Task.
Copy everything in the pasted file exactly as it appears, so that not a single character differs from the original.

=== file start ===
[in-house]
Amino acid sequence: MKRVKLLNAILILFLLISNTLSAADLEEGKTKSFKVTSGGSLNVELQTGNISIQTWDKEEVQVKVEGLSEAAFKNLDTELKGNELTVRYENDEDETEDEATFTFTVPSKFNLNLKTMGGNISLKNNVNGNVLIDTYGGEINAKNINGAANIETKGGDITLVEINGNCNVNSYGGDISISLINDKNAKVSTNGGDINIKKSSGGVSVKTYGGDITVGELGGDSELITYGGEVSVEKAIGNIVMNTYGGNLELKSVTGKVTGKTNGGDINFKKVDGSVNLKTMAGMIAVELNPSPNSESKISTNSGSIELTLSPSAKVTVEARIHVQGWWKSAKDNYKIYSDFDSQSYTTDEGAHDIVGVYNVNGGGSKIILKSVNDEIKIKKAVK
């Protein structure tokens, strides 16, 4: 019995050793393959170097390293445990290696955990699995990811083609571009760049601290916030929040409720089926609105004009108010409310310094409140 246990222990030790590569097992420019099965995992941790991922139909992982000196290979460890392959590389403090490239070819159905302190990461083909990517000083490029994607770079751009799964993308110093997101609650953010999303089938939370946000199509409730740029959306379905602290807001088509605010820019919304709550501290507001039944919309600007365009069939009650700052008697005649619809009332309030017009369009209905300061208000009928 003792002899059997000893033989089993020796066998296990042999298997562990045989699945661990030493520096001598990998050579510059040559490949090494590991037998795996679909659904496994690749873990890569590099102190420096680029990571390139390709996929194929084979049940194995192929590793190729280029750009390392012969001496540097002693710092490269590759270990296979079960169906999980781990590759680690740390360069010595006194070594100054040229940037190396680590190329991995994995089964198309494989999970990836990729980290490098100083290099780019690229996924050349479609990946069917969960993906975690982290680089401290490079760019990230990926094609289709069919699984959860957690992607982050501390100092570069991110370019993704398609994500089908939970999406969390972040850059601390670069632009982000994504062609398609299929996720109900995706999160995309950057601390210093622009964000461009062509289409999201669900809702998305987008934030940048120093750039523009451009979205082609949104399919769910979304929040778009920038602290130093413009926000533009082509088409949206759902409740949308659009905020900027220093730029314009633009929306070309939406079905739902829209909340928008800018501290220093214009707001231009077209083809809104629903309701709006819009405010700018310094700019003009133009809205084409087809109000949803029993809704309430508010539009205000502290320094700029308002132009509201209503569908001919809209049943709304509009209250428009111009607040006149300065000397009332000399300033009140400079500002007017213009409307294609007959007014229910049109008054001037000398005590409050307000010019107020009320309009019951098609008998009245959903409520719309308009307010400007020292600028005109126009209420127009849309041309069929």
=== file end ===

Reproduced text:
[in-house]
Amino acid sequence: MKRVKLLNAILILFLLISNTLSAADLEEGKTKSFKVTSGGSLNVELQTGNISIQTWDKEEVQVKVEGLSEAAFKNLDTELKGNELTVRYENDEDETEDEATFTFTVPSKFNLNLKTMGGNISLKNNVNGNVLIDTYGGEINAKNINGAANIETKGGDITLVEINGNCNVNSYGGDISISLINDKNAKVSTNGGDINIKKSSGGVSVKTYGGDITVGELGGDSELITYGGEVSVEKAIGNIVMNTYGGNLELKSVTGKVTGKTNGGDINFKKVDGSVNLKTMAGMIAVELNPSPNSESKISTNSGSIELTLSPSAKVTVEARIHVQGWWKSAKDNYKIYSDFDSQSYTTDEGAHDIVGVYNVNGGGSKIILKSVNDEIKIKKAVK
């Protein structure tokens, strides 16, 4: 019995050793393959170097390293445990290696955990699995990811083609571009760049601290916030929040409720089926609105004009108010409310310094409140 246990222990030790590569097992420019099965995992941790991922139909992982000196290979460890392959590389403090490239070819159905302190990461083909990517000083490029994607770079751009799964993308110093997101609650953010999303089938939370946000199509409730740029959306379905602290807001088509605010820019919304709550501290507001039944919309600007365009069939009650700052008697005649619809009332309030017009369009209905300061208000009928 003792002899059997000893033989089993020796066998296990042999298997562990045989699945661990030493520096001598990998050579510059040559490949090494590991037998795996679909659904496994690749873990890569590099102190420096680029990571390139390709996929194929084979049940194995192929590793190729280029750009390392012969001496540097002693710092490269590759270990296979079960169906999980781990590759680690740390360069010595006194070594100054040229940037190396680590190329991995994995089964198309494989999970990836990729980290490098100083290099780019690229996924050349479609990946069917969960993906975690982290680089401290490079760019990230990926094609289709069919699984959860957690992607982050501390100092570069991110370019993704398609994500089908939970999406969390972040850059601390670069632009982000994504062609398609299929996720109900995706999160995309950057601390210093622009964000461009062509289409999201669900809702998305987008934030940048120093750039523009451009979205082609949104399919769910979304929040778009920038602290130093413009926000533009082509088409949206759902409740949308659009905020900027220093730029314009633009929306070309939406079905739902829209909340928008800018501290220093214009707001231009077209083809809104629903309701709006819009405010700018310094700019003009133009809205084409087809109000949803029993809704309430508010539009205000502290320094700029308002132009509201209503569908001919809209049943709304509009209250428009111009607040006149300065000397009332000399300033009140400079500002007017213009409307294609007959007014229910049109008054001037000398005590409050307000010019107020009320309009019951098609008998009245959903409520719309308009307010400007020292600028005109126009209420127009849309041309069929």